Giving the Gift of Music
When a child experiences a happy, positive introduction to the world of music, the stage is set for a lifetime of music participation. As performers, composers, conductors, teachers and music advocates, Yamaha Music Education System graduates continue to give the gift of music to others.
Earning Critical Acclaim in the Music Community
The career of Jennifer Lin is yet to be determined. However, her advanced YMES musical training has already led to recognition. Lin was invited to give a presentation on "creative flow" at the Technology, Entertainment and Design Conference in 2004. After speaking about creativity, she improvised a piece based on five notes chosen at random by an audience member, actress Goldie Hawn. The performance prompted ABC News to name Jennifer Lin "Person of the Week."
Max Levinson, now an accomplished pianist and recording artist, remembers, "It was in the Primary Course [Yamaha Junior Music Course] that I learned that music was fun, and this I have kept my whole life." Levinson, who completed graduate studies at the New England Conservatory of Music, won first prize at the 1997 Guardian Dublin International Piano Competition, the first American to achieve this distinction. He now travels the world performing with renowned symphonies and conductors.
Jeremy Siskind, award-winning composer, jazz pianist and Yamaha graduate writes, "No other program teaches improvisation, composition, and ear-training with such success from and early age, and most programs don't even try. As a Yamaha graduate, I've had a leg up in the musical world - from elementary school to the music conservatory and on into the professional sphere."
YMES graduate, the late Linda Martinez developed into a gifted jazz pianist, performing both with Destiny's Child and regularly on a popular late night television show. YMES's emphasis on creativity influenced her desire to devote her energies to composition. After graduating from YMES, she earned a degree in music composition from the University of Southern California, where she was named Outstanding Graduate of the School of Music. In 2004, she won the Turner Classic Movies Young Film Composers Competition, beating a for-midable field of 500 competitors.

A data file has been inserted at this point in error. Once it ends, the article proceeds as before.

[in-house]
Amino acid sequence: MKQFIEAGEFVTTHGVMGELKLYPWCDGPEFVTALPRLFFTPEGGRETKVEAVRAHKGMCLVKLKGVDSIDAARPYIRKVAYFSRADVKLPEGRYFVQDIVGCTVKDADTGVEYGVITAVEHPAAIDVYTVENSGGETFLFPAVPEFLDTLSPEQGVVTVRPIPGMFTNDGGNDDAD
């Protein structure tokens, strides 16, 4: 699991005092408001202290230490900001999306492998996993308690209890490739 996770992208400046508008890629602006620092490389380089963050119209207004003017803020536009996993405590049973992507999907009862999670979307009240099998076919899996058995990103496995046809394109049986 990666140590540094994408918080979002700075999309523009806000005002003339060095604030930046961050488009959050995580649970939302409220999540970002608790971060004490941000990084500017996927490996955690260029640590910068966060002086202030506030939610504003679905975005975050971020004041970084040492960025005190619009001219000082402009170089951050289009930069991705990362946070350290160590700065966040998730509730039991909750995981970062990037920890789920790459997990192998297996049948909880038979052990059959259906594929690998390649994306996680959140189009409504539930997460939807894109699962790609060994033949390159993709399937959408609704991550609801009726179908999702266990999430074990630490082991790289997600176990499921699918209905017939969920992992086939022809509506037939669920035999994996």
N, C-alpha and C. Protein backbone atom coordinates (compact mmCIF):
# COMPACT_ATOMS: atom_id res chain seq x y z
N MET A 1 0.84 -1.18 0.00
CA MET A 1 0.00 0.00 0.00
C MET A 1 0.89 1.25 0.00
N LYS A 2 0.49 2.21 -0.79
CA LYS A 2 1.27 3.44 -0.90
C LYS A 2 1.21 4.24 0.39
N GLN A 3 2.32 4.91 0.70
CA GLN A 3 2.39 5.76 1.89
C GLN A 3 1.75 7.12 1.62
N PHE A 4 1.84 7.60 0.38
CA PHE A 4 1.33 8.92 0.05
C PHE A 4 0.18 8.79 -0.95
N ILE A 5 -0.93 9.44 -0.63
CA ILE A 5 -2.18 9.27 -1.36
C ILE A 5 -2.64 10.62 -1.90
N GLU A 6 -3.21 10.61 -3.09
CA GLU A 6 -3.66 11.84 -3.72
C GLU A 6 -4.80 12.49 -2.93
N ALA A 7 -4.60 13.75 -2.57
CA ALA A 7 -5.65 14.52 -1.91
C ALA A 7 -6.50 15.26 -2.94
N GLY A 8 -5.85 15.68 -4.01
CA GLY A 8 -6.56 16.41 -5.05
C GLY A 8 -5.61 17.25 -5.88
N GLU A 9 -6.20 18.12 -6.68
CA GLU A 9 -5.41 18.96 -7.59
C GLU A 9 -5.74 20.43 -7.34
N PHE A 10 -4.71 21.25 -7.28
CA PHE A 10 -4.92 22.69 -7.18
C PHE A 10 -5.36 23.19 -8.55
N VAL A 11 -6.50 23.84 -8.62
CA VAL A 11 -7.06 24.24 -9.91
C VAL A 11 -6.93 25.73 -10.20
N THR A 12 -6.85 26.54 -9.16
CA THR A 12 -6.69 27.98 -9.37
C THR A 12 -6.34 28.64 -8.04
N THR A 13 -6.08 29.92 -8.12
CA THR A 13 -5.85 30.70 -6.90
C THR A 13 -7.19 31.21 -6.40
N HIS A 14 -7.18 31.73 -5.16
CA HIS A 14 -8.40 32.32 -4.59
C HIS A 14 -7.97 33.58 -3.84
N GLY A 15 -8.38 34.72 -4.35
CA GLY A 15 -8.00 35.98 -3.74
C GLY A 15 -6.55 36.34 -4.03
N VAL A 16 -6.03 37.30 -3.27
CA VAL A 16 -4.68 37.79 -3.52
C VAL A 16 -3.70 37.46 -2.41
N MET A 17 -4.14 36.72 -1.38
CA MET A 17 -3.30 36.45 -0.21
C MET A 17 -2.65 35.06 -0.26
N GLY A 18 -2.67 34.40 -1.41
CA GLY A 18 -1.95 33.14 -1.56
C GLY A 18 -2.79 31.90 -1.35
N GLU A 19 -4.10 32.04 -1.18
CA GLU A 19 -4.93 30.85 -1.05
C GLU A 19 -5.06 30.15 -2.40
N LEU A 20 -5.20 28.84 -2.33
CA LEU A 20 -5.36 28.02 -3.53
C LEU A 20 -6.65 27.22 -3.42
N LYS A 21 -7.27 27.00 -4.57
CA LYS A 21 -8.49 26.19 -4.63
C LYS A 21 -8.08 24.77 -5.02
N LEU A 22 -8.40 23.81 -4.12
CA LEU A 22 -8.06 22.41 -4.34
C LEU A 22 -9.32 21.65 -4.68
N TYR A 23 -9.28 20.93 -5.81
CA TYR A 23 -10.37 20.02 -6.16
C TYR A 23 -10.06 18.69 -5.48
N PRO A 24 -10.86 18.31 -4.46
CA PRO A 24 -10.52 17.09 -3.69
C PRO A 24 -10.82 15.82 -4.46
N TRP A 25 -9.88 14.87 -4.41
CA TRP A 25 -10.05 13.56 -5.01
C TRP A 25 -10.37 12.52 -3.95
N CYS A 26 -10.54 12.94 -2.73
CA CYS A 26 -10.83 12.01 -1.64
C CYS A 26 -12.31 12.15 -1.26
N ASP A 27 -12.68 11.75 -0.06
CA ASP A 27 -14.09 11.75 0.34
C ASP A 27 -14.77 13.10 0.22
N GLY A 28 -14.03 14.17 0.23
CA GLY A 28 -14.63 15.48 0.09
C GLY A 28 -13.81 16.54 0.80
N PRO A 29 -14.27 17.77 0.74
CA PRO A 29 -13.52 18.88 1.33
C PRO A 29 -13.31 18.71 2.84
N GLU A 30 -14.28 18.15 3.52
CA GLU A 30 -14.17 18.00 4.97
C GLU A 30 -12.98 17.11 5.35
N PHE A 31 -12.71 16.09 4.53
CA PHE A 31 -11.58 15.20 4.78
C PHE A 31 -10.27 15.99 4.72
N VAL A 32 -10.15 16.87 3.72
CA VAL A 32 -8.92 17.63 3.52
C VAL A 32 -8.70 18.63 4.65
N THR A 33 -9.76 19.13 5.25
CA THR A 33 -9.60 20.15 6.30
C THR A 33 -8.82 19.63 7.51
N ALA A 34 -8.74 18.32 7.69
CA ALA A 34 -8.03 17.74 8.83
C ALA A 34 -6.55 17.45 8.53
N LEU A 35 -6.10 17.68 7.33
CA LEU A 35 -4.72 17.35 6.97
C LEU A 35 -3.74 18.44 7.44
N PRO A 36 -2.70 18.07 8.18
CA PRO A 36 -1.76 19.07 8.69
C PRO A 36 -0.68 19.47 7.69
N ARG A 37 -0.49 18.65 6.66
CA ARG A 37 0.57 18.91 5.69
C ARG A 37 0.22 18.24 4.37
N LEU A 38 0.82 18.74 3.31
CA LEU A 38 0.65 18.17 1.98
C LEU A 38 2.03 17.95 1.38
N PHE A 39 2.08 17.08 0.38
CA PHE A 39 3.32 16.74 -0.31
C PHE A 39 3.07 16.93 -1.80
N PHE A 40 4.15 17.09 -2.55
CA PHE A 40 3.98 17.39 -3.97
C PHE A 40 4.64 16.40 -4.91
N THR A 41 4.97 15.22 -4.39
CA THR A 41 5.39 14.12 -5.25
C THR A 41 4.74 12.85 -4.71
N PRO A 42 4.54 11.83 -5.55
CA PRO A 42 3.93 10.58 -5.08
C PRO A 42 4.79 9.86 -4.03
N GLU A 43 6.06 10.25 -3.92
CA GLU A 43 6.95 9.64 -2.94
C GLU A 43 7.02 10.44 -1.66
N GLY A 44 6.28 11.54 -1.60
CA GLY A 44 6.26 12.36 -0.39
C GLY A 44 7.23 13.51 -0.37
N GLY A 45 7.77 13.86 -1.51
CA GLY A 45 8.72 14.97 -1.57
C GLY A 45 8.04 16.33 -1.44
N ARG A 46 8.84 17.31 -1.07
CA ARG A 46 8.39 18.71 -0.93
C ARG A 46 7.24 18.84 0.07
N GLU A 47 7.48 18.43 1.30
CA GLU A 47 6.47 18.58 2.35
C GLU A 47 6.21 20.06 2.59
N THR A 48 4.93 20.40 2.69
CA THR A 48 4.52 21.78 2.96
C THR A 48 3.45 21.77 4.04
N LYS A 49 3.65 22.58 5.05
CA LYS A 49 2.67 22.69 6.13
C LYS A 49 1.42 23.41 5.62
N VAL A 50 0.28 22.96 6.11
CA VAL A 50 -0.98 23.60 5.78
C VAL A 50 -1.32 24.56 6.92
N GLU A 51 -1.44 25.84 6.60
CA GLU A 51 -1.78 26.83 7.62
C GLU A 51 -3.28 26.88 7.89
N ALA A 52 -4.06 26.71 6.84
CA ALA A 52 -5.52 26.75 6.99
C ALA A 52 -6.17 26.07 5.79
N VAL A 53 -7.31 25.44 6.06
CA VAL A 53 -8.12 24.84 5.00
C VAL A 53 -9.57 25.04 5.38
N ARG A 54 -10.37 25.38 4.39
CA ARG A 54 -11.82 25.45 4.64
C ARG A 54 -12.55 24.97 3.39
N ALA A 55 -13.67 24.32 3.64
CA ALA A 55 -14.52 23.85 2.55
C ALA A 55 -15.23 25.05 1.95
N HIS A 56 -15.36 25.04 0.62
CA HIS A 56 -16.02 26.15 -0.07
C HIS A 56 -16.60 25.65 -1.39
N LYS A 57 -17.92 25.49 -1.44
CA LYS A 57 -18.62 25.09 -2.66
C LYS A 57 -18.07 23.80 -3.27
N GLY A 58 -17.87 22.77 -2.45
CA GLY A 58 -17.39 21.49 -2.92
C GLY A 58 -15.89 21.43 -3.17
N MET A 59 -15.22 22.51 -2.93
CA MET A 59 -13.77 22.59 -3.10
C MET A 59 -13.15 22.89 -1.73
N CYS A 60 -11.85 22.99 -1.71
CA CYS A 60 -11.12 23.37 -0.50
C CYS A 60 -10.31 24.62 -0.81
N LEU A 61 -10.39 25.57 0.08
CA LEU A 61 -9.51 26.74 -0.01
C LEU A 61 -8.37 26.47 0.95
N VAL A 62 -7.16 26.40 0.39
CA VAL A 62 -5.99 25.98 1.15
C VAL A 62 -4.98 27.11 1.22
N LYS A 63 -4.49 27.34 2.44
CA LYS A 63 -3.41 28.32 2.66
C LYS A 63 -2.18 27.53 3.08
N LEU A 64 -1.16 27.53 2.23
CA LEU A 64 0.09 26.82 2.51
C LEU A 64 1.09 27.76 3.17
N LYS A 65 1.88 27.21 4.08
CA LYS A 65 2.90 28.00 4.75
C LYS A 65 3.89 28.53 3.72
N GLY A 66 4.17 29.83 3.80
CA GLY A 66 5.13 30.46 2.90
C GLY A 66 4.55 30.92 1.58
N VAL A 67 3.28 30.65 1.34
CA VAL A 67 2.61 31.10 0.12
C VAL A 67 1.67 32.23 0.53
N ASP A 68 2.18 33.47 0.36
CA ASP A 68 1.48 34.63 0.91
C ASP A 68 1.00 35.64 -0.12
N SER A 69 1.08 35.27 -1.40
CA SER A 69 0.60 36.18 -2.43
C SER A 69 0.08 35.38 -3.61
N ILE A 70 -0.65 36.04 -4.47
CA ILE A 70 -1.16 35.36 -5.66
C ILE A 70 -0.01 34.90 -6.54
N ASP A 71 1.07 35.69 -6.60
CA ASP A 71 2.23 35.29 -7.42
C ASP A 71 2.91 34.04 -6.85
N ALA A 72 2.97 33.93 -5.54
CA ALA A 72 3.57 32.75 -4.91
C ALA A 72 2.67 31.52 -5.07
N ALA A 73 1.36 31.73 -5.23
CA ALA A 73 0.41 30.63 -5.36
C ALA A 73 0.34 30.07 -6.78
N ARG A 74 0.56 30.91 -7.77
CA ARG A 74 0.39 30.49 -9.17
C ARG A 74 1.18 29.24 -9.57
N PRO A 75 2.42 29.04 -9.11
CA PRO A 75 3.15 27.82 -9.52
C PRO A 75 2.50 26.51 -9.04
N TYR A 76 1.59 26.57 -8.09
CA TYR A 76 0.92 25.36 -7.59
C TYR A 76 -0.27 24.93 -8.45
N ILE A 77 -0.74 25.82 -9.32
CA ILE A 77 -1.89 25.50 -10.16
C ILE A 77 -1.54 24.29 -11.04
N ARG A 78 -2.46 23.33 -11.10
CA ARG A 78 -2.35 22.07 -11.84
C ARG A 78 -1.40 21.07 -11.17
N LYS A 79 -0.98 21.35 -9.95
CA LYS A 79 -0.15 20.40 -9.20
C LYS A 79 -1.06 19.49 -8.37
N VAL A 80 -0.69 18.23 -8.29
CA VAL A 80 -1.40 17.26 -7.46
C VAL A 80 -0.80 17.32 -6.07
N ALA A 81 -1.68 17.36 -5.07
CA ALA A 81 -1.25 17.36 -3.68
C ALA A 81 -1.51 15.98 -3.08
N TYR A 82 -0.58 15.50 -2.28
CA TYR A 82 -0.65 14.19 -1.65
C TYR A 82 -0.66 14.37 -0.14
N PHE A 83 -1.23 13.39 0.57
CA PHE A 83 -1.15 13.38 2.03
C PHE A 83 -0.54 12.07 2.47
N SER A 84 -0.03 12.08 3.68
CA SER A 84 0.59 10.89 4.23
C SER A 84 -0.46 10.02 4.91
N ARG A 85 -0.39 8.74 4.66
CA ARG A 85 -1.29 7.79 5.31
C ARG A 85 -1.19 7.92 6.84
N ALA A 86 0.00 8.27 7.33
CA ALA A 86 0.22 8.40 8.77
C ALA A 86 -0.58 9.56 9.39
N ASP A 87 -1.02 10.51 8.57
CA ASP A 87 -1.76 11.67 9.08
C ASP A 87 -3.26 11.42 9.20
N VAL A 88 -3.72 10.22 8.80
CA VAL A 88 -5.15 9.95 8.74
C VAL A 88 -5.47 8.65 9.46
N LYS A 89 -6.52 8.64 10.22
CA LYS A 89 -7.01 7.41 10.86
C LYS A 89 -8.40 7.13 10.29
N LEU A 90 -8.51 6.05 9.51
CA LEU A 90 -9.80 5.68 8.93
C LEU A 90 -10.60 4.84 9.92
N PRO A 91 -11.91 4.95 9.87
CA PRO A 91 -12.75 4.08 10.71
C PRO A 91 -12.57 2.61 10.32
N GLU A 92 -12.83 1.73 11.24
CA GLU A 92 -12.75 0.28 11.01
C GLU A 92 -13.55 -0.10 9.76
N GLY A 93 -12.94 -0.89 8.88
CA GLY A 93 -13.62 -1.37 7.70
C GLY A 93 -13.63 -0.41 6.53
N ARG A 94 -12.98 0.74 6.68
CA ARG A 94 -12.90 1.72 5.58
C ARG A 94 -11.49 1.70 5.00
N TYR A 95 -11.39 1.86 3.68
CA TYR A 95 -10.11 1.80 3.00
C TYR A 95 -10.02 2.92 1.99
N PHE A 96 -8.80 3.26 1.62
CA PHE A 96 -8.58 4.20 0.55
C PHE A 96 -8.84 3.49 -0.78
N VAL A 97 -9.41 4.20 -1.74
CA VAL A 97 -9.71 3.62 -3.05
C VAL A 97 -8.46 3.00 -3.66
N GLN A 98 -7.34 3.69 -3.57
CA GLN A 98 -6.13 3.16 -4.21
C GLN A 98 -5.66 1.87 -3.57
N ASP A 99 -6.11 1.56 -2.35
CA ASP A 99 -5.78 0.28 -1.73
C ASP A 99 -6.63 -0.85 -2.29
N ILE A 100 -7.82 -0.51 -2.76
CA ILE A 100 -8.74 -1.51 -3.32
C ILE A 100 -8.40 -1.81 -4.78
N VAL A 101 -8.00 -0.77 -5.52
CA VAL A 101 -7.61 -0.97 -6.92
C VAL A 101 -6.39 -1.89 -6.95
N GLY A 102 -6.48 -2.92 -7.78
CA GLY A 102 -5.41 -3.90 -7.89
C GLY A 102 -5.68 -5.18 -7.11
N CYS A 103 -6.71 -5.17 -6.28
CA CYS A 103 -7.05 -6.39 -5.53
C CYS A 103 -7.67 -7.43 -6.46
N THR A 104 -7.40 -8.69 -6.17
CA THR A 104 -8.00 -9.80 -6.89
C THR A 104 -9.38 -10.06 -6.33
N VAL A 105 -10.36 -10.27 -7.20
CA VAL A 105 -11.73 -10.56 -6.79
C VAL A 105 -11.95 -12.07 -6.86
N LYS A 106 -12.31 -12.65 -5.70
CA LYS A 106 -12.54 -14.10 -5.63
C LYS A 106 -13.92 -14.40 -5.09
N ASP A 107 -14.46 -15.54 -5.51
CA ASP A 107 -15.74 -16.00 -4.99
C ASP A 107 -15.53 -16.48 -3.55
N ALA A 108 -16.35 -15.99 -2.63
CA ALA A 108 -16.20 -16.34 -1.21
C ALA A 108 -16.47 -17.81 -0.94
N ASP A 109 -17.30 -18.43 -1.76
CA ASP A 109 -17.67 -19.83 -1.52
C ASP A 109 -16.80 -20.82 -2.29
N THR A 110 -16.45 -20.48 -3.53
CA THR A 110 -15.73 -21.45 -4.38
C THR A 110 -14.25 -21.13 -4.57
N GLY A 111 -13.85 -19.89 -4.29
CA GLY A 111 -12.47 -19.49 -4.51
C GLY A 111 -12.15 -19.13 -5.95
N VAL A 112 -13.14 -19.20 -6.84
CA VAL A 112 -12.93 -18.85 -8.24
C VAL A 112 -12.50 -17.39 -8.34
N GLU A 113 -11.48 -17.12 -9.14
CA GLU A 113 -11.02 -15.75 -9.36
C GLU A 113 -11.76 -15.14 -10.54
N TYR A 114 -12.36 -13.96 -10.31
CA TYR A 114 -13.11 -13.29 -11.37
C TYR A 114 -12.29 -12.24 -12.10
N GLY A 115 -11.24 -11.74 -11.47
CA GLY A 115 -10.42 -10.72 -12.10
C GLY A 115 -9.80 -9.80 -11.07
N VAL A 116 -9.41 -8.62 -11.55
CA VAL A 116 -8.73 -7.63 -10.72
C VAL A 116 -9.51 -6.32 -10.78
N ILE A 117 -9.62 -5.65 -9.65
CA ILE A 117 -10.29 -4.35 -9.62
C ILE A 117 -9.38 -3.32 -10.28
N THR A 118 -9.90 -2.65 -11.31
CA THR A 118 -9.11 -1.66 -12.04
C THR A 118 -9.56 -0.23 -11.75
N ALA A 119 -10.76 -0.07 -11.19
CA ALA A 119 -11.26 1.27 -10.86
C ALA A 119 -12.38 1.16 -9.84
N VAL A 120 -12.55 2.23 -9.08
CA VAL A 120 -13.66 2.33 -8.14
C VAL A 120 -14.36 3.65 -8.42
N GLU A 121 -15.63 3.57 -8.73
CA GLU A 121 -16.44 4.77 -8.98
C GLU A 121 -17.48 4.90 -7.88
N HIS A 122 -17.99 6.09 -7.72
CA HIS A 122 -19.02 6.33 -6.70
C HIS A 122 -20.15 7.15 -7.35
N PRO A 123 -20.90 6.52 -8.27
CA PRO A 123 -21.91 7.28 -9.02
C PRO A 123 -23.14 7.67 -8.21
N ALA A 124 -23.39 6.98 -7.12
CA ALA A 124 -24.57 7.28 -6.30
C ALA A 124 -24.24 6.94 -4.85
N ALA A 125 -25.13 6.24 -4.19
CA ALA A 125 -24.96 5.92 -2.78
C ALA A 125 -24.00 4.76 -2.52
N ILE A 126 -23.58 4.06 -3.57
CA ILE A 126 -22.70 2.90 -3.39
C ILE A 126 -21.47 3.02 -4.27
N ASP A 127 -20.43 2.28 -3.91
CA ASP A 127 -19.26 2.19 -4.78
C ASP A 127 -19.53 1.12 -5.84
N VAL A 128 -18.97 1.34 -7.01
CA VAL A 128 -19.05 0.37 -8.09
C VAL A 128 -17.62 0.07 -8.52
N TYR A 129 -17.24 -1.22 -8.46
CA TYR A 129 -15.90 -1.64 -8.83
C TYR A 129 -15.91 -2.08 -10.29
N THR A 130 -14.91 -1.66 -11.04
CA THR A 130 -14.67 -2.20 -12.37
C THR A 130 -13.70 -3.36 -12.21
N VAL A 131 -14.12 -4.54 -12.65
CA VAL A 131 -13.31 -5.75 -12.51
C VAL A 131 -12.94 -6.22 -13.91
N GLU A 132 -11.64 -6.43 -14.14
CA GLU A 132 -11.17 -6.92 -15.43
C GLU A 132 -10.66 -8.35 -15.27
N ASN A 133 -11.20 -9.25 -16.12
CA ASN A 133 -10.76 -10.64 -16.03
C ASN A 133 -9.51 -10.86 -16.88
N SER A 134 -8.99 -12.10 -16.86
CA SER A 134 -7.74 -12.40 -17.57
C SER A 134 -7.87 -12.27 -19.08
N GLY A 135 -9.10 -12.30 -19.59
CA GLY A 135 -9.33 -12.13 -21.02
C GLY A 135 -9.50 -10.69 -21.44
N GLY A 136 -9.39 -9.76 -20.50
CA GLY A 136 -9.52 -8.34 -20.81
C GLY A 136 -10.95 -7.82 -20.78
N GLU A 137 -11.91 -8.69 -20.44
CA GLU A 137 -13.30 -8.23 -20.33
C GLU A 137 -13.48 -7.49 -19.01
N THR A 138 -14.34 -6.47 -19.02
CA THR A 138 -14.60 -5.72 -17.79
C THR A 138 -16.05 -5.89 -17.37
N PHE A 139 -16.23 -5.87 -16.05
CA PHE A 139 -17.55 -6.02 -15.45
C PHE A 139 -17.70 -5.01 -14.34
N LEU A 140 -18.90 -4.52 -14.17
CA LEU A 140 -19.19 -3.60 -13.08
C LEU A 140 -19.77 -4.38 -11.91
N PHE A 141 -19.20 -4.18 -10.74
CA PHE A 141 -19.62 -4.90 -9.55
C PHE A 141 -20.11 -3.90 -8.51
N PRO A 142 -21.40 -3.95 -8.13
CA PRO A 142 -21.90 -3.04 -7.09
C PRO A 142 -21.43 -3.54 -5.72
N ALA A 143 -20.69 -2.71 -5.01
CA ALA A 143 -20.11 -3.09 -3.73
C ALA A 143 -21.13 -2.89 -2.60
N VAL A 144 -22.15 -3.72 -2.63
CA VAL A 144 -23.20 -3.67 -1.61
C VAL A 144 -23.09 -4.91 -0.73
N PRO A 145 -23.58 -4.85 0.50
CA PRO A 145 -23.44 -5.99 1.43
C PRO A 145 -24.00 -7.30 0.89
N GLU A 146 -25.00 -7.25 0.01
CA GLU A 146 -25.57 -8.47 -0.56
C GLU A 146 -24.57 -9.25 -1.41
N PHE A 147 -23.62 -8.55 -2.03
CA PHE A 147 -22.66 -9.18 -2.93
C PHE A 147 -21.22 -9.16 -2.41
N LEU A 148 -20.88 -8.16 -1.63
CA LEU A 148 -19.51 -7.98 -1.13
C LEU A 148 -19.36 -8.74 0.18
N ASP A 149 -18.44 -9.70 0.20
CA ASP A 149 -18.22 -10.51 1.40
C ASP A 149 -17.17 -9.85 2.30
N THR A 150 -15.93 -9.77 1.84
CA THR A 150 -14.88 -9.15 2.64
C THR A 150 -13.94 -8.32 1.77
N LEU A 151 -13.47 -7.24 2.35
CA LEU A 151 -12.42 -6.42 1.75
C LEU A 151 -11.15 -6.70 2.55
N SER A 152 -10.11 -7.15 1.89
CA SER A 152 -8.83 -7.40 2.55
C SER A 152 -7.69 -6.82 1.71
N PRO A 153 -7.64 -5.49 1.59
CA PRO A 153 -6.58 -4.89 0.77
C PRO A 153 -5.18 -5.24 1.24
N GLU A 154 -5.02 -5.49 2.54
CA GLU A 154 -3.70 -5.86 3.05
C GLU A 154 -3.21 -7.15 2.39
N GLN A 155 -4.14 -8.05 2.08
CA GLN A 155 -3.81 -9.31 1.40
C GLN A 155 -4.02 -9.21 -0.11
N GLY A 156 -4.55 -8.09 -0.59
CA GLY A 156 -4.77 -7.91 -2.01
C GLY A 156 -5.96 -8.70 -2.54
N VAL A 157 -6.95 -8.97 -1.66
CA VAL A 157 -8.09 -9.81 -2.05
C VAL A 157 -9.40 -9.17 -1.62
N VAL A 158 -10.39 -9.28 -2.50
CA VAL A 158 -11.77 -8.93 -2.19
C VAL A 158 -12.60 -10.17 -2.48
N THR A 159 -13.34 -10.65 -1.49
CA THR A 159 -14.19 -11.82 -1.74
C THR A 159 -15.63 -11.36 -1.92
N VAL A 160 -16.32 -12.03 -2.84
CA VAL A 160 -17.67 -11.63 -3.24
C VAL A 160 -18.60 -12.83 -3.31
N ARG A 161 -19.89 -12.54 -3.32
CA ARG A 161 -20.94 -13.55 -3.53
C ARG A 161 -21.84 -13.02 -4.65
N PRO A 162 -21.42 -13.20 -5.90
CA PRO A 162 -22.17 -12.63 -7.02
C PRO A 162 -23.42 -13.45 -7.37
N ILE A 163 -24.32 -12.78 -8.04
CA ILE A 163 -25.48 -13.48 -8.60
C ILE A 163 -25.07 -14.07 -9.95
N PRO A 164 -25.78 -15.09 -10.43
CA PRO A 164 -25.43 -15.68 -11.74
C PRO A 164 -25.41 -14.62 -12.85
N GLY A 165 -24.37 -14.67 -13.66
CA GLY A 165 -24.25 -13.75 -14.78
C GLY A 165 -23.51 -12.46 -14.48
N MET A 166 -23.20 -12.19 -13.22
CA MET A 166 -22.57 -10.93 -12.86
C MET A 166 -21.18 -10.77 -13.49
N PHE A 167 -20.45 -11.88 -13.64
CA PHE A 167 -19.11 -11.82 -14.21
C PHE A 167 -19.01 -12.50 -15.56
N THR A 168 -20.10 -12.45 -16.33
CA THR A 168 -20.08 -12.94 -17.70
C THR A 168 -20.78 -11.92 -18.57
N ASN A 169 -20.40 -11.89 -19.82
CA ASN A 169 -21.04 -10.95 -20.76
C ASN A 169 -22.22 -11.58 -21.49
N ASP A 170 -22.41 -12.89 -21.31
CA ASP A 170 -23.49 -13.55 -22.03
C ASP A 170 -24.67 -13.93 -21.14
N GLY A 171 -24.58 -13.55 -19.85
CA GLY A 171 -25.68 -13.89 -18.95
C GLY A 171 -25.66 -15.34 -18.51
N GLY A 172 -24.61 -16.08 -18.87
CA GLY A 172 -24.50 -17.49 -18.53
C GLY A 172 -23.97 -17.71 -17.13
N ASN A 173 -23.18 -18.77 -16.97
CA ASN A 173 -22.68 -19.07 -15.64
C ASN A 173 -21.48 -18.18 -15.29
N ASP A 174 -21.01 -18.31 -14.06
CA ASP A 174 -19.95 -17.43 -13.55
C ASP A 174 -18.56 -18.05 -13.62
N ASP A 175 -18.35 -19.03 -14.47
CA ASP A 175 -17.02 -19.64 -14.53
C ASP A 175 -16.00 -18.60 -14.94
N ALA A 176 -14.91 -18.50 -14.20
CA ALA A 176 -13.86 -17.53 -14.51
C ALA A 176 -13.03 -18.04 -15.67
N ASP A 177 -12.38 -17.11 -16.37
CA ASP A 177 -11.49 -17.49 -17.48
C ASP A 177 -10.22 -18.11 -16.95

Kevin Noe, the Artistic Director and Principal Conductor of the Pittsburgh New Music Ensemble, relates his early impressions of Yamaha music lessons: "Yamaha classes gave me a special interest that was mine alone to care about and take seriously. The Yamaha classes also taught me self-discipline. If you don't practice, you won't be able to do the work." Noe is a tireless supporter and promoter of composers, performers and the arts, constantly commissioning and premiering new works for ensembles and orchestras.
Yamaha music lessons can have a profound and lasting influence on students even when they don't pursue music as a career. To USC medical student Katherine Chiu, "playing music is a lifelong activity"-an activity that Chiu wants all children to experience. Concerned that inner-city children did not have the opportunity to take music lessons, she spearheaded a pilot pro-gram in which they could receive lessons given by USC music students in general music, keyboard and choir. The outreach program, now called USC Thornton Music in Education, received overwhelmingly positive response from children and parents and support from the USC community.
Love of Music Cultivated by Yamaha Method
Yamaha is a well-known method of studying music that originated in Japan in the mid-1950s. It strives to develop students’ comprehensive musical ability in an environment that inspires a love of music and a lifetime of active music participation. Its courses first teach students to express themselves creatively through the language of music, and along the way they build performance, improvisation and composition skills. The Yamaha Method has produced award-winning professional musicians, successful music teachers and many music lovers worldwide. I recently had the chance to visit the Florentine Yamaha Program in Chinatown, established in 1986.
Here I was able to observe the Junior Music Course for 4-5 year olds taught by Ms. Junko Arita (Other class offerings include Music Wonderland for 3-year olds and the 6-8 year old Young Musicians Course). Classes are usually 6-8 students, but because it was the last meeting before summer vacation, it was a smaller group that came bounding in ready to sing and play. For a warm-up, the students moved to the front of the room to begin singing scales. As Ms. Arita made hand motions for the different musical notes, they imitated and then sang on their own as she pointed to specific notes for them to follow. The next exercise was learning how to write the G-clef, which the students clearly had practice at doing.
When the children finally went to their respective electronic keyboards, they didn’t start playing right away. Instead, they engaged in solfège, a singing technique used to teach pitch and train singers in sight reading. It was amazing to see young children have such accurate musical ears as they followed Ms. Arita’s lead in this exercise. When they moved into actual piano playing, Ms. Arita would sing and say the note’s name so the students could then play that note on their keyboards. They went through a song section by section in this way, until they were able to play the whole thing.